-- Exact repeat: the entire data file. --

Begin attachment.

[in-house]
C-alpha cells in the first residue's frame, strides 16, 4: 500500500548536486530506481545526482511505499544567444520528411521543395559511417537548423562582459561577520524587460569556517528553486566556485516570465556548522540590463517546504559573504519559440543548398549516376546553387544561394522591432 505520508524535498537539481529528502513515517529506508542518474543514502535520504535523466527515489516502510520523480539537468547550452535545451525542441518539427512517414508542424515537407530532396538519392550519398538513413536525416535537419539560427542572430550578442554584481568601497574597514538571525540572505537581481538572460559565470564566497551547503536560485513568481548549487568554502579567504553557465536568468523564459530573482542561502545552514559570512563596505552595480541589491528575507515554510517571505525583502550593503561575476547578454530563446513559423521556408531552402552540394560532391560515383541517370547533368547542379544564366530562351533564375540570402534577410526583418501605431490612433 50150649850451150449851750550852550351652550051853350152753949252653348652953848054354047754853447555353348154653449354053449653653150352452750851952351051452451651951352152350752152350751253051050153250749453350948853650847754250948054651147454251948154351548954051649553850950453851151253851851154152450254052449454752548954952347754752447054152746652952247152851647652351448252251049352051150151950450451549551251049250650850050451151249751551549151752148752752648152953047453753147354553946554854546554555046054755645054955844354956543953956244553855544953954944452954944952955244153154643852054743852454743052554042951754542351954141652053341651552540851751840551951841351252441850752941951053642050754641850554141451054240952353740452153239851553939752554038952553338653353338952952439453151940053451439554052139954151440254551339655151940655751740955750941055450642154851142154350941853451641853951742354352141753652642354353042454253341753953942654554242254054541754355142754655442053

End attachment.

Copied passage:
[in-house]
C-alpha cells in the first residue's frame, strides 16, 4: 500500500548536486530506481545526482511505499544567444520528411521543395559511417537548423562582459561577520524587460569556517528553486566556485516570465556548522540590463517546504559573504519559440543548398549516376546553387544561394522591432 505520508524535498537539481529528502513515517529506508542518474543514502535520504535523466527515489516502510520523480539537468547550452535545451525542441518539427512517414508542424515537407530532396538519392550519398538513413536525416535537419539560427542572430550578442554584481568601497574597514538571525540572505537581481538572460559565470564566497551547503536560485513568481548549487568554502579567504553557465536568468523564459530573482542561502545552514559570512563596505552595480541589491528575507515554510517571505525583502550593503561575476547578454530563446513559423521556408531552402552540394560532391560515383541517370547533368547542379544564366530562351533564375540570402534577410526583418501605431490612433 50150649850451150449851750550852550351652550051853350152753949252653348652953848054354047754853447555353348154653449354053449653653150352452750851952351051452451651951352152350752152350751253051050153250749453350948853650847754250948054651147454251948154351548954051649553850950453851151253851851154152450254052449454752548954952347754752447054152746652952247152851647652351448252251049352051150151950450451549551251049250650850050451151249751551549151752148752752648152953047453753147354553946554854546554555046054755645054955844354956543953956244553855544953954944452954944952955244153154643852054743852454743052554042951754542351954141652053341651552540851751840551951841351252441850752941951053642050754641850554141451054240952353740452153239851553939752554038952553338653353338952952439453151940053451439554052139954151440254551339655151940655751740955750941055450642154851142154350941853451641853951742354352141753652642354353042454253341753953942654554242254054541754355142754655442053